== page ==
The Winslow bid means something, I don't know what, to the bidder's partner that is somewhat similar to the short club convention.
I have had this aborted bidding started at a table where I was playing, but I have always refused to recognize the bid, much less let it stand. I have also heard of its being much used in this area.
The people who use it attribute it directly to a Goren instructor here in Wichita Falls and swear that it is a Goren system.
I am from California and simply do not believe that there is any such thing. If there is, my wife and I are going to invent our own system of "dead soldier" or something equally as foolish.
Seriously, I have always blindly believed that the only correct bids in bridge were one, two, etc. clubs, diamonds, hearts, spades, or no trump—period!
Please give me an authoritative statement clearing up this matter that I may carry with me to the next bridge party I attend.
ANTHONY L. STOLZ
Wichita Falls, Texas
•There are only 16 words that can be used in bidding, and Winslow is not one of them.—ED.
You deserve a real commendation for the editorial "Washington Asks for Advice and Gets It" (EVENTS & DISCOVERIES, Oct. 27). This sort of coverage is excellent in bringing to the attention of the public the efforts being made to improve the fitness of our youth. To my knowledge, SPORTS ILLUSTRATED is the only magazine available which regularly covers this vital aspect of our present-day life.
I wholeheartedly agree with every recommendation made by the President's Citizens Advisory Committee. Especially excellent was the statement by Chairman Wadsworth. "What I want for my children..." could well serve as a frontispiece for every curriculum guide and course of study in the nation's schools—for any area of the curriculum.
Consultant, Health and Recreation Sacramento
The report to President Eisenhower entitled Fitness of American Youth sounds of value and I would very much like to obtain a copy. Where do you advise I write to secure a copy of this publication?
University of North Carolina
•Educators and others with a pertinent interest in fitness should address their requests to the President's Council on Youth Fitness, 441 G St. N.W., Washington 25, D.C.—ED.
IN THE BAG (CONT.)
In the EVENTS & DISCOVERIES columns of Oct. 27 we of the Detroit Hockey Club read with interest the story concerning the Tea Council's choice of Bill Skowron as Sportsman of the Year.
Our personal nomination would be Gordie Howe, captain of the Red Wings, who has been drinking tea before, during and after every game of his 13-year National Hockey League career.
The reason why the Red Wings are interested in anything to do with tea and sports is that for 22 seasons now tea has been used by our trainers as a pregame, between-periods and postgame refresher and stimulant, at home and on the road.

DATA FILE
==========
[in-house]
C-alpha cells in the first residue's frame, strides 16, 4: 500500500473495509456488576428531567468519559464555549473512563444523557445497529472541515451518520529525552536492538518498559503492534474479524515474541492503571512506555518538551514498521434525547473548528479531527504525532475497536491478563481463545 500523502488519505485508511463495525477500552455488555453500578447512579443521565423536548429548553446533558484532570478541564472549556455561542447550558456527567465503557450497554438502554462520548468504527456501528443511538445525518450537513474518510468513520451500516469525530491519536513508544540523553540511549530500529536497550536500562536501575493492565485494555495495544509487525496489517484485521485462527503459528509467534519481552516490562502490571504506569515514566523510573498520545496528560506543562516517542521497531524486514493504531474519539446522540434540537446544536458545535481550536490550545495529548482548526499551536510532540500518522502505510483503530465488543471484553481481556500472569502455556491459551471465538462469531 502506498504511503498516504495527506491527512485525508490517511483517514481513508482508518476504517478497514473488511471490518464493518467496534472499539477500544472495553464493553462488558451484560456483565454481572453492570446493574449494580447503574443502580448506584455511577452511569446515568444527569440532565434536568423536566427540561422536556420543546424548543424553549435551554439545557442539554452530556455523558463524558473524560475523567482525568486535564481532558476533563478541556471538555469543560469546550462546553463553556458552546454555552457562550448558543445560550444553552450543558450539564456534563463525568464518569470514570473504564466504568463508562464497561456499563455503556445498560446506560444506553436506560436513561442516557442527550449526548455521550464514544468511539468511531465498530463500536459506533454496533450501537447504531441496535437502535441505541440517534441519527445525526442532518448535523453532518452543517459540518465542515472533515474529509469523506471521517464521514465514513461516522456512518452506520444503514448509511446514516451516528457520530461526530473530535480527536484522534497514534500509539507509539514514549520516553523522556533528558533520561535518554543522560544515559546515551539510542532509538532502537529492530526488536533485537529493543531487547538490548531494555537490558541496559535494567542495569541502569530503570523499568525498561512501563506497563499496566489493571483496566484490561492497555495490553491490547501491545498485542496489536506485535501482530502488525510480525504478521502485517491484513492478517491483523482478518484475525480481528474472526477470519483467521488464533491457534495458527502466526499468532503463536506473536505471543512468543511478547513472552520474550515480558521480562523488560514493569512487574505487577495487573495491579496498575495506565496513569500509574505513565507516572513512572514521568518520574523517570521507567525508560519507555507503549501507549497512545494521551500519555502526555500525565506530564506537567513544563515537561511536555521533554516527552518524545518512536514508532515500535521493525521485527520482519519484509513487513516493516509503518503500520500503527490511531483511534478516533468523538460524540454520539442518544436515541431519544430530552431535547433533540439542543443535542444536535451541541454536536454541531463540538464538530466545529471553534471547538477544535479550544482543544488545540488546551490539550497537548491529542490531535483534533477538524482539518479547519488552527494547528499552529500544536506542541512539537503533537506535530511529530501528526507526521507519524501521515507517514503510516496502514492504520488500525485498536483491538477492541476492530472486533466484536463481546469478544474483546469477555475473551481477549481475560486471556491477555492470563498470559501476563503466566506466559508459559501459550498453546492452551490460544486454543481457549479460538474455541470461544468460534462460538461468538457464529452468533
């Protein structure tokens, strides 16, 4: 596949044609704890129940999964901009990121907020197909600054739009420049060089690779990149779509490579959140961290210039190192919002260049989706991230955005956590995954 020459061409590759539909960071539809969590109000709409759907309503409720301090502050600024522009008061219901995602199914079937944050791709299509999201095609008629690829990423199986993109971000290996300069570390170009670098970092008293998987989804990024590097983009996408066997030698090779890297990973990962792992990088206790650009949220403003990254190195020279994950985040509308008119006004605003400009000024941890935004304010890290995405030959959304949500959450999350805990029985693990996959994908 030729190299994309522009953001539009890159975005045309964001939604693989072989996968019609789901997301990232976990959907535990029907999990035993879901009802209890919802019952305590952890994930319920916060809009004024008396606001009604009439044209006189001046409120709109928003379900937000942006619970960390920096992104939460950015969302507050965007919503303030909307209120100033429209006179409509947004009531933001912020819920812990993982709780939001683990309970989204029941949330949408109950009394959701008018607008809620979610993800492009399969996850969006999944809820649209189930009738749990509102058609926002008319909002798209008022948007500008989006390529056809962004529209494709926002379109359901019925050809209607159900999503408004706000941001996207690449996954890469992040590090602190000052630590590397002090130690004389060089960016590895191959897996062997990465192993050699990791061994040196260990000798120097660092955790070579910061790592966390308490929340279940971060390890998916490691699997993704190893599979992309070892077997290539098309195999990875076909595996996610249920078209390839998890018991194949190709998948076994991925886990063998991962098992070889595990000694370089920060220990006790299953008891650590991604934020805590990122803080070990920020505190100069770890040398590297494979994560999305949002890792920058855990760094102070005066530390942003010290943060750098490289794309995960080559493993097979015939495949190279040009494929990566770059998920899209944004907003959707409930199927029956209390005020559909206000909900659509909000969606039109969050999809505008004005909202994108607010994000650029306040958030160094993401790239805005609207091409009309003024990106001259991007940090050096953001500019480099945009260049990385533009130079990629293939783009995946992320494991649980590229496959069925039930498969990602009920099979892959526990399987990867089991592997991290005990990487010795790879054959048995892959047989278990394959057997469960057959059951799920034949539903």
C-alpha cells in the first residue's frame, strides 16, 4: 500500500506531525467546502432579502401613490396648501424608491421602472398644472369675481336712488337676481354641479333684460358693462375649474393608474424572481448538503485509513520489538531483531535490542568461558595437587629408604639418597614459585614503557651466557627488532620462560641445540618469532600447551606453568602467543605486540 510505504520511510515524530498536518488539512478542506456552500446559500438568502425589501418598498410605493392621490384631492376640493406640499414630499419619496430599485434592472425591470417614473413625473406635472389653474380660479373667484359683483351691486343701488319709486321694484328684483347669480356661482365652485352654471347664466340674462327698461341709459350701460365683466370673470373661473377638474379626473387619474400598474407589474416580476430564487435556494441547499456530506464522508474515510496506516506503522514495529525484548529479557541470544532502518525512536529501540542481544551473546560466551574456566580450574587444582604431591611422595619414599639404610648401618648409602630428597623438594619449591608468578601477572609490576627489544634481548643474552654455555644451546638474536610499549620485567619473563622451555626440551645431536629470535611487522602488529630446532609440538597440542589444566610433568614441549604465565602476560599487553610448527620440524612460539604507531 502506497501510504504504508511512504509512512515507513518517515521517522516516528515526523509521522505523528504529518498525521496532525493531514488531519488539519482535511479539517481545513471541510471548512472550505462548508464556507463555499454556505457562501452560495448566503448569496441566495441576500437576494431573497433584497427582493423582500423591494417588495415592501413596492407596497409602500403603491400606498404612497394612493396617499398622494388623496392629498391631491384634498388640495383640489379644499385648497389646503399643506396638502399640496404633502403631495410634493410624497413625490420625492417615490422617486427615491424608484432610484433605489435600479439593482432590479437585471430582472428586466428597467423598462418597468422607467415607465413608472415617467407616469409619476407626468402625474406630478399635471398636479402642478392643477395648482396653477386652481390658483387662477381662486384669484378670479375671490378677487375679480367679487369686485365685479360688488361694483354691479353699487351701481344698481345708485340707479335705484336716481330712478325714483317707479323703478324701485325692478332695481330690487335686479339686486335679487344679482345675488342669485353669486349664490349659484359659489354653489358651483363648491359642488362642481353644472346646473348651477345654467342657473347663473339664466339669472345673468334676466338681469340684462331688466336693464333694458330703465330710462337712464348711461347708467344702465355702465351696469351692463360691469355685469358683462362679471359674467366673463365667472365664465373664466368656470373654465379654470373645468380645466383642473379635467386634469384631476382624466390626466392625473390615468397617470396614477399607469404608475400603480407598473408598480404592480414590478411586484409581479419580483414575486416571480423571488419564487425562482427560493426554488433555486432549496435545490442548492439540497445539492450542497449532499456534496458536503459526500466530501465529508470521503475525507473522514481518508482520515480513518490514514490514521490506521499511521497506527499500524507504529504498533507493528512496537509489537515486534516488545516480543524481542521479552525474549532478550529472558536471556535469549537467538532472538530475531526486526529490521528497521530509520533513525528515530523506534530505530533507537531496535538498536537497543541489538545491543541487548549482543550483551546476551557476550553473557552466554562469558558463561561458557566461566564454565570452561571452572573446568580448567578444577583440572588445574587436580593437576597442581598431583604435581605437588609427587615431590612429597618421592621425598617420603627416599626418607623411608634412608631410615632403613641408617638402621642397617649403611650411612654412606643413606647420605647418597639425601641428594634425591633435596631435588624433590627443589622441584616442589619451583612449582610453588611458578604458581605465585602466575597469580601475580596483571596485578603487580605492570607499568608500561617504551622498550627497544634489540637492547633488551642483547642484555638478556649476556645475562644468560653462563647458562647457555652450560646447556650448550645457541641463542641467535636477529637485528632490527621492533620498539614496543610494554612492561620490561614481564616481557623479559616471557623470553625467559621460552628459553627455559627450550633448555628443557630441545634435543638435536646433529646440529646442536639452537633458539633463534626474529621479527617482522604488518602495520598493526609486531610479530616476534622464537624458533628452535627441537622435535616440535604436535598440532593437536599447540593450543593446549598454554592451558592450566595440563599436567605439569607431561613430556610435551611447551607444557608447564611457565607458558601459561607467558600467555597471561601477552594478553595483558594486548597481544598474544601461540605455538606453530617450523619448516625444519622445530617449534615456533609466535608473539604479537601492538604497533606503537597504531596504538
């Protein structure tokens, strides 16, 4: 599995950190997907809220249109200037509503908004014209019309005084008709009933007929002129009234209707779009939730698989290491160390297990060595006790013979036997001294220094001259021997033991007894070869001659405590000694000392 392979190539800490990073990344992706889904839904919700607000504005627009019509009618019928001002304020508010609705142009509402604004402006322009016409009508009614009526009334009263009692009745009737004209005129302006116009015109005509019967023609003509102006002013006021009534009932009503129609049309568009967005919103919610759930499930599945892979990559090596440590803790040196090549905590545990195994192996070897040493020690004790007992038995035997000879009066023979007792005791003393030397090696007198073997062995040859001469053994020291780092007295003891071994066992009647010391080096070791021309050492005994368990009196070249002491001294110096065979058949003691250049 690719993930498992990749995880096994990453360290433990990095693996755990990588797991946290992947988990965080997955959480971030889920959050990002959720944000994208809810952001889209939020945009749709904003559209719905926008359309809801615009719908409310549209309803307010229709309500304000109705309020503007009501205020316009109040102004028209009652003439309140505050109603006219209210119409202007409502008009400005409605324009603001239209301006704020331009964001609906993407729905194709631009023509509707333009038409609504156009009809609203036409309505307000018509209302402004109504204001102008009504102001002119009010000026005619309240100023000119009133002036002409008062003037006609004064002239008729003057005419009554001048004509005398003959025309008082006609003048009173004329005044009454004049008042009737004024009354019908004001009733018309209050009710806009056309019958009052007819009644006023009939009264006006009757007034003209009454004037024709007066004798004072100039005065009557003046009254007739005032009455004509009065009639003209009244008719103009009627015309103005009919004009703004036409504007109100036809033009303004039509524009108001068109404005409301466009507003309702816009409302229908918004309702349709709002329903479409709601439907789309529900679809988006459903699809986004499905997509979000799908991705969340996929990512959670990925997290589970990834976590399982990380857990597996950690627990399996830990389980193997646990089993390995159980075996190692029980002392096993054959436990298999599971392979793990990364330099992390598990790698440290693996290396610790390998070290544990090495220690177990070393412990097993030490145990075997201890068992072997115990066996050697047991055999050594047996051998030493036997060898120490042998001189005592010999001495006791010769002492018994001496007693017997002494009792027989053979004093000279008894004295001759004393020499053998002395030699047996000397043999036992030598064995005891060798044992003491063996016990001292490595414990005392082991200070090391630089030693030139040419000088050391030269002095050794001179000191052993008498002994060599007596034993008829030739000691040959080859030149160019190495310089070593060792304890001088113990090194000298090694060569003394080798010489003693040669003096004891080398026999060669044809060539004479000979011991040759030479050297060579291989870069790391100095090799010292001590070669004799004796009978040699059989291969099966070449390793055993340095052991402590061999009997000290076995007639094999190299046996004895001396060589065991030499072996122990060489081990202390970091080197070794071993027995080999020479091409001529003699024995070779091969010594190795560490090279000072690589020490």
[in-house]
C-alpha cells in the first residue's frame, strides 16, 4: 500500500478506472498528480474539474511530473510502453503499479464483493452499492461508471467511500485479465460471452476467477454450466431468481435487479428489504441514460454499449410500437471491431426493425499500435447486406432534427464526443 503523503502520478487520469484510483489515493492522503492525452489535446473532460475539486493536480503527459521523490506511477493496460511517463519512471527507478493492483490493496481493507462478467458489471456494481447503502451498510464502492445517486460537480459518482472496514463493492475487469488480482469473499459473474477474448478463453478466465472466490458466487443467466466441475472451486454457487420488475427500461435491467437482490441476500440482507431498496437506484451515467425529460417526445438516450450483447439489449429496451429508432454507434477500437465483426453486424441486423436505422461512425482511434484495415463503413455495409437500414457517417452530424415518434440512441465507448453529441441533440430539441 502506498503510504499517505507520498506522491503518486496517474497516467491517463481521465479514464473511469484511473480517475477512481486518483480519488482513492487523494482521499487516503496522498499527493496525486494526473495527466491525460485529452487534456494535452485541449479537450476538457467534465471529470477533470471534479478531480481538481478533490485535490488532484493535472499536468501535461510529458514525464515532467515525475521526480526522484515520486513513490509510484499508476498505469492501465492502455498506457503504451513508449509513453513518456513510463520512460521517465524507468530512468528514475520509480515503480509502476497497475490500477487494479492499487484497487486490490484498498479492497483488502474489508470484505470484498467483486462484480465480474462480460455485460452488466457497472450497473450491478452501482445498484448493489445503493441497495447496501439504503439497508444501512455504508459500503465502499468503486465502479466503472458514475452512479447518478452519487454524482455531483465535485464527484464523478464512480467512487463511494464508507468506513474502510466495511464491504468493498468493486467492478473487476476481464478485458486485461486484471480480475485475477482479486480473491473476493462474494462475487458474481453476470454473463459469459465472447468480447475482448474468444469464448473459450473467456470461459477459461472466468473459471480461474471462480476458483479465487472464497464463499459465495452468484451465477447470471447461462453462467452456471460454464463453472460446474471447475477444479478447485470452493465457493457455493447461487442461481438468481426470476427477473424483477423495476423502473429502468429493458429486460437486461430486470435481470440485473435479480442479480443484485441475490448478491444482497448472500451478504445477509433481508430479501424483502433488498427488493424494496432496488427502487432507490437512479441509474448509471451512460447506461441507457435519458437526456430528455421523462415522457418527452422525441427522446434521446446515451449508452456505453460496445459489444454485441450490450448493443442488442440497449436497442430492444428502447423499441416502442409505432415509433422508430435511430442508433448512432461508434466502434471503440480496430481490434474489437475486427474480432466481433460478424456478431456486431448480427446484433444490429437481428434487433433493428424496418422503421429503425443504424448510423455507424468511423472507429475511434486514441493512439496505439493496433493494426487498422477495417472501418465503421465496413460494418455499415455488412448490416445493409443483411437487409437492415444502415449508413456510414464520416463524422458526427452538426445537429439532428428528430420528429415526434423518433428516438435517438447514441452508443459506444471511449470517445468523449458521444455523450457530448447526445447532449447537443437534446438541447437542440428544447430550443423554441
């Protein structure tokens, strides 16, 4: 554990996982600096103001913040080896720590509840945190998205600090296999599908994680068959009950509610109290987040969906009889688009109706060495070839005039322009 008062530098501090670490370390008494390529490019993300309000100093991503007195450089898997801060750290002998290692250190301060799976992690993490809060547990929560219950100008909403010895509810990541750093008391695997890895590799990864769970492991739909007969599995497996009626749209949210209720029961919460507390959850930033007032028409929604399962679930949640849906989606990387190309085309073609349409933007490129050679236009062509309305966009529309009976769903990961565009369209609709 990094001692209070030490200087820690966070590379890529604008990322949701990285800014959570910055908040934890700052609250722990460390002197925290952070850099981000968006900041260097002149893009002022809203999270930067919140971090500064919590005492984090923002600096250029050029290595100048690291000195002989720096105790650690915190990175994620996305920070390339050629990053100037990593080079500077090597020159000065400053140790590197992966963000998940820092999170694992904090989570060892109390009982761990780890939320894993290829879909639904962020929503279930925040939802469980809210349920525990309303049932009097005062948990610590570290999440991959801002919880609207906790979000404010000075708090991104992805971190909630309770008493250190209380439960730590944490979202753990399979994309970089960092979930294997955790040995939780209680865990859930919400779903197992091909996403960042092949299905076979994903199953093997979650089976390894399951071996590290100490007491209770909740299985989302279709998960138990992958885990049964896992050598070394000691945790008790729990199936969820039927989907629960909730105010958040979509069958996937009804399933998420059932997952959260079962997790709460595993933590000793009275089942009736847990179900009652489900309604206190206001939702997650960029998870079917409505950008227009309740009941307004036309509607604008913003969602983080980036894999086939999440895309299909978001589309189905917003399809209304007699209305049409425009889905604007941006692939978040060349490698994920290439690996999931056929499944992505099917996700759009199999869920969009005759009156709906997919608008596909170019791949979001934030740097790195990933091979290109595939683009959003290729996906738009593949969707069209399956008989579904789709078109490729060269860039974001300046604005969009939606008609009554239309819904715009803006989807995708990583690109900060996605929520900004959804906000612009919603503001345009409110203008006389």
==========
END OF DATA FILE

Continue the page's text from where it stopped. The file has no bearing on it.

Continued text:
On road trips, Lefty Wilson, head trainer, includes a gallon thermos bottle, a heating rod and quart-sized tea bags among his equipment. Tea is also used after the daily practice session at Olympia during the season.
The use of tea in the Red Wings' dressing room, which is the only drink allowed—no beer, soft drinks or water—began back in the playoffs of 1936. Detroit and the old Montreal Maroons played a 176½-minute game; it was 2:25 a.m. when the Wings scored the game's only goal after three regular 20-minute periods, five overtime 20-minute periods and 16:30 of a sixth extra session. The contest spanned two days, from March 24 to March 25.
General Manager Jack Adams realized as the game wore on that his players last ate at 4 in the afternoon and were beginning to drag. So to give them something to perk them up, he sent Honey Walker, then trainer, across the street from the Forum in Montreal to get some jugs of tea.
Ever since that night, tea has been a part of the regular training and conditioning procedure of the Red Wings. The players like it particularly during the intermissions, when the warm liquid dissolves the saliva accumulated in the mouth during the action.
GOAL OR BASKET?
In your issue of Oct. 20 you show the late Pope Pius XII congratulating a basketball player. Isn't that a soccer ball?
•It's a European basketball.—ED.
FOOTBALL: FREE RIDE
In your October 13 article on the Block O cheering section at Ohio State (Who's Who at Ohio State) you offered a free subscription to anyone in the picture who identified herself, with two friends attesting. I am one of the 17 girls with sunglasses. I bet I am not the only one you are going to hear from.
•No, Miss Miller, you were not the only one. Here are some others.—ED.
Roberta M. Sturges
Judy M. Kyle
Darrell L. Huffman
June A. Joachim
Mary Jane Wagner
Patty Lynn Day
John T. Paxton
Edward H. Holliger
David A. Parker
Sherwyn G. Long
Mary E. Glessner
Mary Jane Forman
Sandra Kay Crawford
Sue Kay Ridgeway
Jose R. Vassaux
A. J. Bridenbaugh
Ann R. Thompson
John M. Anspach
Dorian G. Lester
Betty C. Powell
Jeanne M. Fay